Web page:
Edith Wharton – Contemporary Fiction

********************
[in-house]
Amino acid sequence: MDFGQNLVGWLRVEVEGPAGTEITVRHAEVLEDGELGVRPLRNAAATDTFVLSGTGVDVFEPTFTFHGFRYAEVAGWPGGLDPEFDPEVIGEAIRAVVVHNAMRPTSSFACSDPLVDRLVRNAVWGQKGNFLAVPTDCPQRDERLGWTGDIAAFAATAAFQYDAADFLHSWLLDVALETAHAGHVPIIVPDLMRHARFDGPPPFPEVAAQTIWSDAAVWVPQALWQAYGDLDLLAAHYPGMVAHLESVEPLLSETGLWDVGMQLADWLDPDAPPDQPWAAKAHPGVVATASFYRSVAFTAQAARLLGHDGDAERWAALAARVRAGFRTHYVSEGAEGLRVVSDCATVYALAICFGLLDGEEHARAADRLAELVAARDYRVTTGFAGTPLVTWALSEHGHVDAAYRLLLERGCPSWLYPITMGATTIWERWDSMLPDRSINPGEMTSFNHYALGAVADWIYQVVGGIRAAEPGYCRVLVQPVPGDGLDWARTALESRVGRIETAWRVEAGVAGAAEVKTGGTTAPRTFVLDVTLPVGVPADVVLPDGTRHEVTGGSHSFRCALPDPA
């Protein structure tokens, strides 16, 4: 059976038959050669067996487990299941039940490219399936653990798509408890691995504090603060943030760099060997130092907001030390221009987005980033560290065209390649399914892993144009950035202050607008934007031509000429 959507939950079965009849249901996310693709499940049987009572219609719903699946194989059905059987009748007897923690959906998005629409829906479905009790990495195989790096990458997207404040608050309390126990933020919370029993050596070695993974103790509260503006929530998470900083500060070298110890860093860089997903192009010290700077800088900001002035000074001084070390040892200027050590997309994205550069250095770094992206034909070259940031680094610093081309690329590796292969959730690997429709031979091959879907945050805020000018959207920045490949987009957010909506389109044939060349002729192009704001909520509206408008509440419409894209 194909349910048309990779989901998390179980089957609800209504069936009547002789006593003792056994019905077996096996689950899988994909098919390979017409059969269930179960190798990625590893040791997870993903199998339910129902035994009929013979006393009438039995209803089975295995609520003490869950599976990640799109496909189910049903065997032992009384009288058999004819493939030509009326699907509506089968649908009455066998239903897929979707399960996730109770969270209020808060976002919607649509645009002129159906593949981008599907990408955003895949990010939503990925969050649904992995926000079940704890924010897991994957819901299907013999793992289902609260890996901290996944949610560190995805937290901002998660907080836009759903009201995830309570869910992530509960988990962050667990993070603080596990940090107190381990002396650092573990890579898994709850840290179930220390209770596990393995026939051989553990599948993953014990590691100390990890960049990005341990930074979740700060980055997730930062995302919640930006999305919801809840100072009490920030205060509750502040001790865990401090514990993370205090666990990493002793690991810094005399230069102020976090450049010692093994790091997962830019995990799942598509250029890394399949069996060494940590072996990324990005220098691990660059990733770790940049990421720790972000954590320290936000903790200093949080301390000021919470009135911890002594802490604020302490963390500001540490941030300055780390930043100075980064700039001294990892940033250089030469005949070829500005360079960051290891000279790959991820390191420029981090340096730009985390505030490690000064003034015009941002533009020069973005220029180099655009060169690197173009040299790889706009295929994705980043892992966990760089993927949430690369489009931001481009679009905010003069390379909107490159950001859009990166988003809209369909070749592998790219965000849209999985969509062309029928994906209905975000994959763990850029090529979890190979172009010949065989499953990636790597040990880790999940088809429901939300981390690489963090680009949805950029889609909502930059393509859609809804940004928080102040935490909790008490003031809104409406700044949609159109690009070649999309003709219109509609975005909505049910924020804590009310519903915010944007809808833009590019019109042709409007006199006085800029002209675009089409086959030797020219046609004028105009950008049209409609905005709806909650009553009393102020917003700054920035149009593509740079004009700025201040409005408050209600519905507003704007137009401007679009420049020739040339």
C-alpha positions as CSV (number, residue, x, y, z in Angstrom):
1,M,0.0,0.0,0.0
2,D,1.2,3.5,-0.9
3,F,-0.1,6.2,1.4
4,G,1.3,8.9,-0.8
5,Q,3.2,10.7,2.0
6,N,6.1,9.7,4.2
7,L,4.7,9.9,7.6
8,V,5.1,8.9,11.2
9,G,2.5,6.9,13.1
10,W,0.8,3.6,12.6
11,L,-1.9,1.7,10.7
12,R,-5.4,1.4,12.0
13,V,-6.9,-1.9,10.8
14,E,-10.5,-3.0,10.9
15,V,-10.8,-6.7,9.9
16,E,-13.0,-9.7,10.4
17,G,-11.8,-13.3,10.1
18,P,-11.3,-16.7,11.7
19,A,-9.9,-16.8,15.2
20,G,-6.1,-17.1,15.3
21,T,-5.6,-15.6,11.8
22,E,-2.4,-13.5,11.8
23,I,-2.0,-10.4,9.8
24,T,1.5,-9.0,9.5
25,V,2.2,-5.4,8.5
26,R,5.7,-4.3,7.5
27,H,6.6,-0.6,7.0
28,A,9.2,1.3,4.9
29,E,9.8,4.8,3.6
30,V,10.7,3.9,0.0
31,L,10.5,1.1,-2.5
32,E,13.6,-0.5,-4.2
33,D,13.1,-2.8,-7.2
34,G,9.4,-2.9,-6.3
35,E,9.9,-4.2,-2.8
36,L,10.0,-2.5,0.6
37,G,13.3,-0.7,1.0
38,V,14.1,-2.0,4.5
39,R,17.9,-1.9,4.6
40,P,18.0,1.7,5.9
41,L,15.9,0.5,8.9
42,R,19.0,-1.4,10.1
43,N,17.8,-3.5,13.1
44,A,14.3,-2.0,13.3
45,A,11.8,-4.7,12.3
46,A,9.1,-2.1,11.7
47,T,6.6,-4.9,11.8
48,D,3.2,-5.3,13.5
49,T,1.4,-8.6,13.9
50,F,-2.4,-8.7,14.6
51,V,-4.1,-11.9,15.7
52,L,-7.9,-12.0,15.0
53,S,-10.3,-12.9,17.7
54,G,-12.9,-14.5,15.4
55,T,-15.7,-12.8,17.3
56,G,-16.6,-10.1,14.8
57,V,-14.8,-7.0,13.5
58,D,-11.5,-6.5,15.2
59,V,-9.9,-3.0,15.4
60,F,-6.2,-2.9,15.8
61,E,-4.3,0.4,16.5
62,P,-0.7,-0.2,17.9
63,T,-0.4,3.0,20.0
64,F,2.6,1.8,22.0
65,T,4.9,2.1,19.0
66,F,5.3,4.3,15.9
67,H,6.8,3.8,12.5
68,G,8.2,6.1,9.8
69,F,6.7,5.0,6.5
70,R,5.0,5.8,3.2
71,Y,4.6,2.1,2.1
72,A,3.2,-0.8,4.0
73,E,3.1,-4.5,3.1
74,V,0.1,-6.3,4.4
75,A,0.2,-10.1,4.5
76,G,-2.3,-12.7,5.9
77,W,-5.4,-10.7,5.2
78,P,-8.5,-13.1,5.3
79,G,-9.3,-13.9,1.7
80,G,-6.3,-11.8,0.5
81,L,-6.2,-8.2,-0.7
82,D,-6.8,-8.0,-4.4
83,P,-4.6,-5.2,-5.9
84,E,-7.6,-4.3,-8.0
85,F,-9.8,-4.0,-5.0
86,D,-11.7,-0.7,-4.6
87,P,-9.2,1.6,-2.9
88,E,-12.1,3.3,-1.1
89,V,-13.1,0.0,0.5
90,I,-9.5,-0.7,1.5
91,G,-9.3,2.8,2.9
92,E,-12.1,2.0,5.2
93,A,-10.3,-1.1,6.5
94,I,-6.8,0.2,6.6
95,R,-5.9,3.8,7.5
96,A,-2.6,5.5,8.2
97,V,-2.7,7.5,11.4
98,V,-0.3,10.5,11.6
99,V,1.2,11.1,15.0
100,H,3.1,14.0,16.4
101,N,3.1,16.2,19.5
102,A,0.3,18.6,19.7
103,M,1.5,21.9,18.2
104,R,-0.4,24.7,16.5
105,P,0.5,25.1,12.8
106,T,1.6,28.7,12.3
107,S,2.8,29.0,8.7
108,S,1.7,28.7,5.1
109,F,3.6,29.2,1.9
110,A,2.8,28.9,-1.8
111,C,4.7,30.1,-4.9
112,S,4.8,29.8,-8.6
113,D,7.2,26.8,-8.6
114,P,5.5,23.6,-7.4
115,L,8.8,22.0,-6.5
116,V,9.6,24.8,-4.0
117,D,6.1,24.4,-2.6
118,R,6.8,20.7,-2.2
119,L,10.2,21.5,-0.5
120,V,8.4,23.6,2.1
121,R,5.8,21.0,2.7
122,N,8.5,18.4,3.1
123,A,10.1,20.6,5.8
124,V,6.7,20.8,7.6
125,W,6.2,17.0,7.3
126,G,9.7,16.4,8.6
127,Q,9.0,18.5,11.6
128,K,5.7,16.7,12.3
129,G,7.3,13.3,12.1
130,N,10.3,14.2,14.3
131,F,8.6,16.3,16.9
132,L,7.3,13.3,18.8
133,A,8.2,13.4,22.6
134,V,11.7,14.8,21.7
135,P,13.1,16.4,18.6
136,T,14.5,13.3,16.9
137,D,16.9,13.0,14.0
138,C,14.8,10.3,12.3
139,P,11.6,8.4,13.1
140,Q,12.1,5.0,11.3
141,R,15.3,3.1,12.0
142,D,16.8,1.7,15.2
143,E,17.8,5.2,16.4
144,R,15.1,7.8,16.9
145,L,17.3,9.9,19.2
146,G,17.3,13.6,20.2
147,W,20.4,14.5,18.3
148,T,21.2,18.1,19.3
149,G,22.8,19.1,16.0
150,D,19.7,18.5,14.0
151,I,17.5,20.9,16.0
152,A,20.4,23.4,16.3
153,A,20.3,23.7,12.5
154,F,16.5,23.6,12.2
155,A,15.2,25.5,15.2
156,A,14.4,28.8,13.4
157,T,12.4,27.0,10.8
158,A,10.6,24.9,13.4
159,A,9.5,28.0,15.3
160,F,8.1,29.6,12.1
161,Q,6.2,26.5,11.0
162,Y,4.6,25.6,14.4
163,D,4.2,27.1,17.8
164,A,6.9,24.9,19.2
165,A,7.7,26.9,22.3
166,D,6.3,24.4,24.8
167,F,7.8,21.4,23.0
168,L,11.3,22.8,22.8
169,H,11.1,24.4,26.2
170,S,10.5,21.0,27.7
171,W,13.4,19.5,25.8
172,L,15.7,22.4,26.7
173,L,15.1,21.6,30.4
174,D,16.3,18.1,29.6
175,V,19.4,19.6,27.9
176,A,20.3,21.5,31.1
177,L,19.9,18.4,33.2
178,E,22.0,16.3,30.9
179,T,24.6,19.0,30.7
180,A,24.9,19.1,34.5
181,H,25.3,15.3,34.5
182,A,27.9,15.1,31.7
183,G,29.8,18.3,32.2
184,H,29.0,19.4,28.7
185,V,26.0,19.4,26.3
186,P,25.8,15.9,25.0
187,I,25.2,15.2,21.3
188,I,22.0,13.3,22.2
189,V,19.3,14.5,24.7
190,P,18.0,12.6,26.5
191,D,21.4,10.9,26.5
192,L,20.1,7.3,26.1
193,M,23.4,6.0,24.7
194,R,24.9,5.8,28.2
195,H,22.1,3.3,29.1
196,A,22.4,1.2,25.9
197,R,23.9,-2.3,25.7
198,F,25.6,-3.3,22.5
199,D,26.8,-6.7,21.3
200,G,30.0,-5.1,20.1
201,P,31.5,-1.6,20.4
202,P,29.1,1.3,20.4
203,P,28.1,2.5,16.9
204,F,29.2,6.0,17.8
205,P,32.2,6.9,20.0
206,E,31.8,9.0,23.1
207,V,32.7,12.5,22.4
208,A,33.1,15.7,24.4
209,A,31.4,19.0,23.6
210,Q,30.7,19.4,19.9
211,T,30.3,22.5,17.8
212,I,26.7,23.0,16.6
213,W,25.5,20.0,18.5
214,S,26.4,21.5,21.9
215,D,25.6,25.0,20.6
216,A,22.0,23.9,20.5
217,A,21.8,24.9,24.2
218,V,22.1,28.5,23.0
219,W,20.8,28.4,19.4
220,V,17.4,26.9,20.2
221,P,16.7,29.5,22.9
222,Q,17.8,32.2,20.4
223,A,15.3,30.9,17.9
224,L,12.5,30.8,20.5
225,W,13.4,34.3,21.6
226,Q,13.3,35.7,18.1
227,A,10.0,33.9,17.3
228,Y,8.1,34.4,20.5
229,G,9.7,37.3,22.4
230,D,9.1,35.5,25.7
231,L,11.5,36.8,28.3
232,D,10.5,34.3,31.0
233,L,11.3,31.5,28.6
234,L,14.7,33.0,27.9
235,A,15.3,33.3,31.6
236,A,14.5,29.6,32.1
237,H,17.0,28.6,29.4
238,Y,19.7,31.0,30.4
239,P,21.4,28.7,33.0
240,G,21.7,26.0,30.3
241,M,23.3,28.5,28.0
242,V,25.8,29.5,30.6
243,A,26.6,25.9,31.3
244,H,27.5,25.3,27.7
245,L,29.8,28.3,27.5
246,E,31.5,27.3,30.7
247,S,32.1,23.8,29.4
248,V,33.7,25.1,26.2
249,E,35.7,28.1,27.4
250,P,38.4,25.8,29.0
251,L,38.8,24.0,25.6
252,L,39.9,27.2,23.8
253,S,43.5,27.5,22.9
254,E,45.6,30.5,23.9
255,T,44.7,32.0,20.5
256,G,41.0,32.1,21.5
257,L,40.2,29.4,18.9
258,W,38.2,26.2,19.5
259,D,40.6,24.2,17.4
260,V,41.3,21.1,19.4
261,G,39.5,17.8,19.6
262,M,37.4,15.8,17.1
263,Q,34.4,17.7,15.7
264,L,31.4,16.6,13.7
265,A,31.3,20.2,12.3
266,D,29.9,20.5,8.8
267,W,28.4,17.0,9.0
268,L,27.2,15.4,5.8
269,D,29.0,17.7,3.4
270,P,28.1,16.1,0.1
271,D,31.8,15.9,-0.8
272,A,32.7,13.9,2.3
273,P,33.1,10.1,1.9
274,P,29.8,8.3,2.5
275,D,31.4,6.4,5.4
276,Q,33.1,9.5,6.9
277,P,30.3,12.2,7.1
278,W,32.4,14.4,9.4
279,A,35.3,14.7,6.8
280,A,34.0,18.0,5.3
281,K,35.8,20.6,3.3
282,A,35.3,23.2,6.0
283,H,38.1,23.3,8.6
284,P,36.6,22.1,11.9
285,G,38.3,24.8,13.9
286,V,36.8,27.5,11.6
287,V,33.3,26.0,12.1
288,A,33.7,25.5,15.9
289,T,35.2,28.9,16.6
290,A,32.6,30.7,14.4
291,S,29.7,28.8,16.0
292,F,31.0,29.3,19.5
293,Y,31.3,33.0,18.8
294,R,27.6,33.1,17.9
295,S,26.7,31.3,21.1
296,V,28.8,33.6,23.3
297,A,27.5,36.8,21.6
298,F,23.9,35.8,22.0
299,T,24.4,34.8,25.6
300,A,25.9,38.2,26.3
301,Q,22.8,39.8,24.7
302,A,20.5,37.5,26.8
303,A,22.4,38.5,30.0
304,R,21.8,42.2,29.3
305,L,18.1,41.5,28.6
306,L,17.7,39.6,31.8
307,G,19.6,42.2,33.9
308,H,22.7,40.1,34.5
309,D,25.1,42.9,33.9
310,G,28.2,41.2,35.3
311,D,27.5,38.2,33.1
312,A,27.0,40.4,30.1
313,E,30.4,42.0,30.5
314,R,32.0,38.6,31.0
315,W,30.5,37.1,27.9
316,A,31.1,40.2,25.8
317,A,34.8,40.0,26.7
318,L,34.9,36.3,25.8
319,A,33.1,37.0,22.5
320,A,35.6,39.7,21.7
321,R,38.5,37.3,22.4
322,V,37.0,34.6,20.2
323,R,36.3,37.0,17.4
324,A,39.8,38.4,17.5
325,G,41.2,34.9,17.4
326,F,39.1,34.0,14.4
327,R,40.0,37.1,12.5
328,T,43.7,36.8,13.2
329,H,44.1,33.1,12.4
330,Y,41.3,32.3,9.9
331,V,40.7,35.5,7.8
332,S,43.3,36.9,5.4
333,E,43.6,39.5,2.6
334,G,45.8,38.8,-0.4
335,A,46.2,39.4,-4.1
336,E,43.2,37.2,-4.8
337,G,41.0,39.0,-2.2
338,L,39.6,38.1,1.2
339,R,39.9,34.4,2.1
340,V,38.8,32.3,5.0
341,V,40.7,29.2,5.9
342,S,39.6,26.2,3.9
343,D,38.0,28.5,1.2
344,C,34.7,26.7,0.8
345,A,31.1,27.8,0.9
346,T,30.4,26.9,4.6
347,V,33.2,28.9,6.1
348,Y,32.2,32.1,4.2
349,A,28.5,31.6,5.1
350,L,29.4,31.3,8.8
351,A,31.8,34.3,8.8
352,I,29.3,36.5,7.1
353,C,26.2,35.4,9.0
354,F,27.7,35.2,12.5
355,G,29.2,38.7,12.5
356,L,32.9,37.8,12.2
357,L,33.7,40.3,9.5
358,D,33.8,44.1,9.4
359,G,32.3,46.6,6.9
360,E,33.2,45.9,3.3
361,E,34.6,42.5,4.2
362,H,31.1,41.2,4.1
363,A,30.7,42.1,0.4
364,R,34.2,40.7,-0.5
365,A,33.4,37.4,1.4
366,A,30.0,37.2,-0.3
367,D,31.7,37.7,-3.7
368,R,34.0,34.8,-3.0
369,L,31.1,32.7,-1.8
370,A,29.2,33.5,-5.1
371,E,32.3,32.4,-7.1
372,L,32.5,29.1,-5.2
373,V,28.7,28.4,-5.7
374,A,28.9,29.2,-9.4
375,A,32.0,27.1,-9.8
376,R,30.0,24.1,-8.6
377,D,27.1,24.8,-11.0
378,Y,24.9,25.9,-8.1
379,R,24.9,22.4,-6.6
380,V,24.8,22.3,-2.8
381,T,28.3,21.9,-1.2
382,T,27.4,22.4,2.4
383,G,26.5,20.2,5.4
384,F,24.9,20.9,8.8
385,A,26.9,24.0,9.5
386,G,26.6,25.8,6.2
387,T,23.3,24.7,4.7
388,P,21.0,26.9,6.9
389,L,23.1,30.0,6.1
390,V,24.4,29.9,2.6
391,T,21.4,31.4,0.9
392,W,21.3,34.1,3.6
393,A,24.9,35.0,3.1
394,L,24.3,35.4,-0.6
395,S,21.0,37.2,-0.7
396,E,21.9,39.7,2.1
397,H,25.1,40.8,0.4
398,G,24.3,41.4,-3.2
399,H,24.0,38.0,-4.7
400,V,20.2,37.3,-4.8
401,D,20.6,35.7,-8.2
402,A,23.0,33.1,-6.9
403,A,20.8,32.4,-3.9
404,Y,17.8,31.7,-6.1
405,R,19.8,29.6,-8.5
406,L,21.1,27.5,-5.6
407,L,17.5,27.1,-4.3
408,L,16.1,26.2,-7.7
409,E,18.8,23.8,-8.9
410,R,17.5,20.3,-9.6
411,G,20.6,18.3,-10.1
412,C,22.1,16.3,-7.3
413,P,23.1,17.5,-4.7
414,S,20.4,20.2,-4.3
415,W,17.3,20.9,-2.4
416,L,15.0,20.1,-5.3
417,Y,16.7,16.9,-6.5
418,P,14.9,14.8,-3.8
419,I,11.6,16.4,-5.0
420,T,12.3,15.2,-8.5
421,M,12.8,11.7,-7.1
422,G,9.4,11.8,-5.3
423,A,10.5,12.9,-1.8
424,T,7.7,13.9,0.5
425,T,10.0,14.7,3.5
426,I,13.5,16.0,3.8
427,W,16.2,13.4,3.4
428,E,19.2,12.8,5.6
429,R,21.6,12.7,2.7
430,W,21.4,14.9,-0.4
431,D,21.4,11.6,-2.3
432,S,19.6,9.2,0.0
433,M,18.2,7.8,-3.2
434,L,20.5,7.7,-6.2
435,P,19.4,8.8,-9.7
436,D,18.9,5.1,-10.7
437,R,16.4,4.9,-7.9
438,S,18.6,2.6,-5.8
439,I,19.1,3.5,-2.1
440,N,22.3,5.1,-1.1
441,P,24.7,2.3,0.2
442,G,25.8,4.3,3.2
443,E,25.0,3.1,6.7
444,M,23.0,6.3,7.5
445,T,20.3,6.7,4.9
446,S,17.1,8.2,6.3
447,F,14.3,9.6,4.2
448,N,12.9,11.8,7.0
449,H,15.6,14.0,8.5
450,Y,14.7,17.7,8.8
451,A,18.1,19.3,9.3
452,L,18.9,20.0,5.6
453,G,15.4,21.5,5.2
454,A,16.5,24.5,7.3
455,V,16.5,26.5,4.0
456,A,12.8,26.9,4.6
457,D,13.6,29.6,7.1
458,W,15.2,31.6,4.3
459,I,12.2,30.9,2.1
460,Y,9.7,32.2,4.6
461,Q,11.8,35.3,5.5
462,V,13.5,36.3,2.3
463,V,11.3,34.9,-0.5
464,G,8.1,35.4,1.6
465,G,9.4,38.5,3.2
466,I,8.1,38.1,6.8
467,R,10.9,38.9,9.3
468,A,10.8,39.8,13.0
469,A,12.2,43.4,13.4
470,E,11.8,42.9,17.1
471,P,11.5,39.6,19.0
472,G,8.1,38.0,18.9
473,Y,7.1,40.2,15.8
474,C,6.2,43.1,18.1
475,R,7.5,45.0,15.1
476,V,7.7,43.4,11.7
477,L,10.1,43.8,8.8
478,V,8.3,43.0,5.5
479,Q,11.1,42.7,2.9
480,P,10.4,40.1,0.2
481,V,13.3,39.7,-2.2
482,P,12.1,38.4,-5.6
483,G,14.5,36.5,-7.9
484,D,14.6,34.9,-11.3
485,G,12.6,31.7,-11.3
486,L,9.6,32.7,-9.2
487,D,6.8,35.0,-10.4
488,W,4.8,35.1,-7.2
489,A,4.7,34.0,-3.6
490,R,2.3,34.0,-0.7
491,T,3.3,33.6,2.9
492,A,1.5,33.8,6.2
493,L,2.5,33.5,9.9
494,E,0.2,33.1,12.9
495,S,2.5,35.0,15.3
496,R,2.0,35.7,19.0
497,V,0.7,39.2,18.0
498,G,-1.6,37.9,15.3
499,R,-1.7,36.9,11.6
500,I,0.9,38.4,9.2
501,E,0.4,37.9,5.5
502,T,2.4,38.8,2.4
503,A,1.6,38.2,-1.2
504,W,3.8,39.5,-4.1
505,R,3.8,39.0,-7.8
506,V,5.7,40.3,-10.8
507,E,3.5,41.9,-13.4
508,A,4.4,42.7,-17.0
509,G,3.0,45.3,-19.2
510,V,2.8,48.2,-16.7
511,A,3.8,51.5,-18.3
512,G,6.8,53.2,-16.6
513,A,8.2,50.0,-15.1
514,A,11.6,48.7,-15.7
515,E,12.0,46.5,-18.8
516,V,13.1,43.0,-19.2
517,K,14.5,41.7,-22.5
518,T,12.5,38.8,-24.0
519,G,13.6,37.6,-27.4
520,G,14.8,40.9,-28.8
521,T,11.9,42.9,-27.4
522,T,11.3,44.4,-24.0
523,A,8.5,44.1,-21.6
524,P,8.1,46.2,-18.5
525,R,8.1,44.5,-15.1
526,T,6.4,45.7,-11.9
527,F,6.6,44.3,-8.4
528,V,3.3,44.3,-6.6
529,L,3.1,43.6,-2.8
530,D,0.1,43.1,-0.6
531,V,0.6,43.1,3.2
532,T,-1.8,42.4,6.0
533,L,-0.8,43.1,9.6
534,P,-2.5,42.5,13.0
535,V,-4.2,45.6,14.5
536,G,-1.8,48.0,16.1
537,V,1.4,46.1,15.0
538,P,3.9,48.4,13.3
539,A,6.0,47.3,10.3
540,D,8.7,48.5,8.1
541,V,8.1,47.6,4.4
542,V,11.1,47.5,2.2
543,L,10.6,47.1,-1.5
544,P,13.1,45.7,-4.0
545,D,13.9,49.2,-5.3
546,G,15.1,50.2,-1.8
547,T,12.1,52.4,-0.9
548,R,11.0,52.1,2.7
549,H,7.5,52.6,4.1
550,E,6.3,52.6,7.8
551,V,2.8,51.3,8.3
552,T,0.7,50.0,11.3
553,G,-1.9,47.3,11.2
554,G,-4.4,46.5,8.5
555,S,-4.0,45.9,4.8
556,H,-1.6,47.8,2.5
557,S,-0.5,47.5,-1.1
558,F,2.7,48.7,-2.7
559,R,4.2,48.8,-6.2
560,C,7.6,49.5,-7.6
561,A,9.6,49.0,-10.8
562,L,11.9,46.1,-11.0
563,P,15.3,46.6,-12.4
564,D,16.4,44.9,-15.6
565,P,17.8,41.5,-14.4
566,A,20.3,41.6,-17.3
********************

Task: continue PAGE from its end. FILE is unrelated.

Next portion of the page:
The Custom of the Country is one of my favorite Edith Wharton novels. The tone is masterfully sly, at once ironic and sincere in its portrayal of upper-class striving and ill-fated love. Though I’ve always wondered what it would be like if Wharton could fix her unsparing eye on the travails of courtship and marriage in 21st century New York. Would she recognize the place and the rituals of today? Without the insulation, social restraint and power the Golden Age upper classes had, the pursuit of love is an altogether different undertaking. While the privileged may have lost their hold on wealth’s exclusivity, I can only imagine how Wharton might portray the dilemma of today’s socially prominent woman—who according to one account, might be compelled to rely on the discreet services of a matchmaker. The added twist of course is the independence that now comes with being a wealthy woman, and with it choices a nineteenth woman could only dream of. It would no doubt give Wharton plenty of new material.